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Table 1 Examples of ‘internal’ and ‘external’ person consequences using immunization(s)

From: A comprehensive framework for considering additional unintended consequences in economic evaluation

Perspective Type ‘Internal’ ‘External’ Example
Health effects Biology Non-specific effects   A marked reduced risk of dying from sepsis and pneumonia was observed in low-birthweight neonates who received BCG immunization at birth in an RCT in Guinea-Bissau [22]
Non-specific effects   In a Dutch randomized placebo-controlled human challenge study BCG vaccination was found to induce genome-wide epigenetic reprograming of monocytes and protected against experimental infection with an attenuated
yellow fever virus vaccine strain [23]
  Transmission Marked declines in the diagnoses of genital warts in young Australian Aboriginal and Torres Strait Islander (Indigenous) men in Australia after the introduction of the HPV bivalent vaccination programme for females suggests that female vaccination offered indirect herd protection for men [25]
Pathogen response   The change in patterns of serotype replacement or shifting causing invasive pneumococcal disease (IPD) produced marked declines in the incidence of IPD in children and moderate declines in adults following the replacement of the PCV7 vaccine by the PCV13 vaccine in Spain [27]
Pathogen response   A comparison of the impact against IPD in PCV10 and PCV13 vaccinated counties in Sweden observed an increase in serotype 6C in PCV10 counties but not in PCV13 counties. This was assumed to indicate that serotype 6A, which is included in PCV13 but not in PCV10, offers carry-over protective effects against serotype 6C [28]
Demand-side Change in health behaviour   A universal immunization programme in Nepal (which aside from providing childhood vaccinations) also educates mothers on vaccination has been found to result in positive changes in other individual health behaviours, such as hygiene and sanitation practices and behaviours [34]
Change in health services consumption   Following maternal tetanus vaccination in Bangladesh the consumption of health care services was markedly reduced indicating a positive change in the need to seek health care services [35]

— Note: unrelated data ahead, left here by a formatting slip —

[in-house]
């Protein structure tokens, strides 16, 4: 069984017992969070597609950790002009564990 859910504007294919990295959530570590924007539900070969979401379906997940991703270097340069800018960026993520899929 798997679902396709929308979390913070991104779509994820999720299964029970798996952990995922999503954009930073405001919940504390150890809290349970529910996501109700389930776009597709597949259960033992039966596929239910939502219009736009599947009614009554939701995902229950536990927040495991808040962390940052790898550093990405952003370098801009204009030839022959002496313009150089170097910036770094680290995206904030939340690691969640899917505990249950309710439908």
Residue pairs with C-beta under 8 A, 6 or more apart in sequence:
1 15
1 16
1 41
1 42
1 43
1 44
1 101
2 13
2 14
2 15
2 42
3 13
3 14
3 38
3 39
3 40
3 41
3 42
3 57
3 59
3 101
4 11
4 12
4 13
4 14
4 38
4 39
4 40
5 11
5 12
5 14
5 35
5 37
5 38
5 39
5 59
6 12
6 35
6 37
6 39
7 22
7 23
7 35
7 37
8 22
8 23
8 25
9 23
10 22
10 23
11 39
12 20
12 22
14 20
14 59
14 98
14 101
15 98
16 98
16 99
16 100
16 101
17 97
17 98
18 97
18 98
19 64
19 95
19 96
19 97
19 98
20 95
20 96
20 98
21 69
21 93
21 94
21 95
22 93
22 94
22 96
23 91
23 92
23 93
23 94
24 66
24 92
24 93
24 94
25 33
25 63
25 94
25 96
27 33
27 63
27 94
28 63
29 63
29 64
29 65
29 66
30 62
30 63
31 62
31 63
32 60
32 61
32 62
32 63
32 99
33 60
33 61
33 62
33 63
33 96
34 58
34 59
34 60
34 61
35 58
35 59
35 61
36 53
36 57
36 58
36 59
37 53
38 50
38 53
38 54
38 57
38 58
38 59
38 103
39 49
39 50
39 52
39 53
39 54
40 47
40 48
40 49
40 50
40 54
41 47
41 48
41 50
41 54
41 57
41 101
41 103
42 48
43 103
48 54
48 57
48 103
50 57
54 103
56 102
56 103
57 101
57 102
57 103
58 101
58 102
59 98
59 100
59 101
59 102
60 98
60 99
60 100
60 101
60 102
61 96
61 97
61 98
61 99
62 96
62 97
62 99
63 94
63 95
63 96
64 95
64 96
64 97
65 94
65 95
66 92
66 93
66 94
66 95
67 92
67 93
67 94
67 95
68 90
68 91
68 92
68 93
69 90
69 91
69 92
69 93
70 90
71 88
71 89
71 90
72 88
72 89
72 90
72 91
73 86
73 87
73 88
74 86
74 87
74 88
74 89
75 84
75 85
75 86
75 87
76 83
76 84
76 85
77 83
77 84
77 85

Supply-side   Health Systems Hib vaccination prevents disease and thus reduces the need for antibiotic use for treatment which in turn reduces the development of antimicrobial resistance (secondary effects) [30]
Non-health effects Demand-side Education   PCV vaccination prevents pneumococcal pneumonia in children in South Africa. This has been associated with children improving their educational attainment [9]
Productivity   Hib vaccination reduces child mortality. This allows mothers of vaccinated children achieve their target family size through fewer births. This has been shown to result in increased adult labour productivity for women [10]
  Intra household A study from Belgium suggests that the caregiver burden within households in which children were not vaccinated against rotavirus was markedly severe; especially if no medical care was sought [11]
Intra household   In Argentina, households have reported negative changes in behaviours when a member in the household has cervical cancer. This resulted in negative impact on educational attainment which could have been prevented with the HPV vaccination [12]
Supply-side   Outside health systems Yearly influenza immunization reduces infection and related complications in the elderly and therefore result in reduced use of social support services outside the health care sector, such as social care services [13]
Provider   Previously influenza vaccinated healthcare providers demonstrated positive behavioural changes in their willingness to be vaccinated in forthcoming seasons [14]
  1. Italic = internal person (host); bolditalic = external person (host)
  2. PCV Pneumococcal conjugate vaccine, BCG Bacillus Calmette–Guérin, Hib Haemophilus influenzae type b, HPV Human papillomavirus vaccine, RCT Randomized Control Trial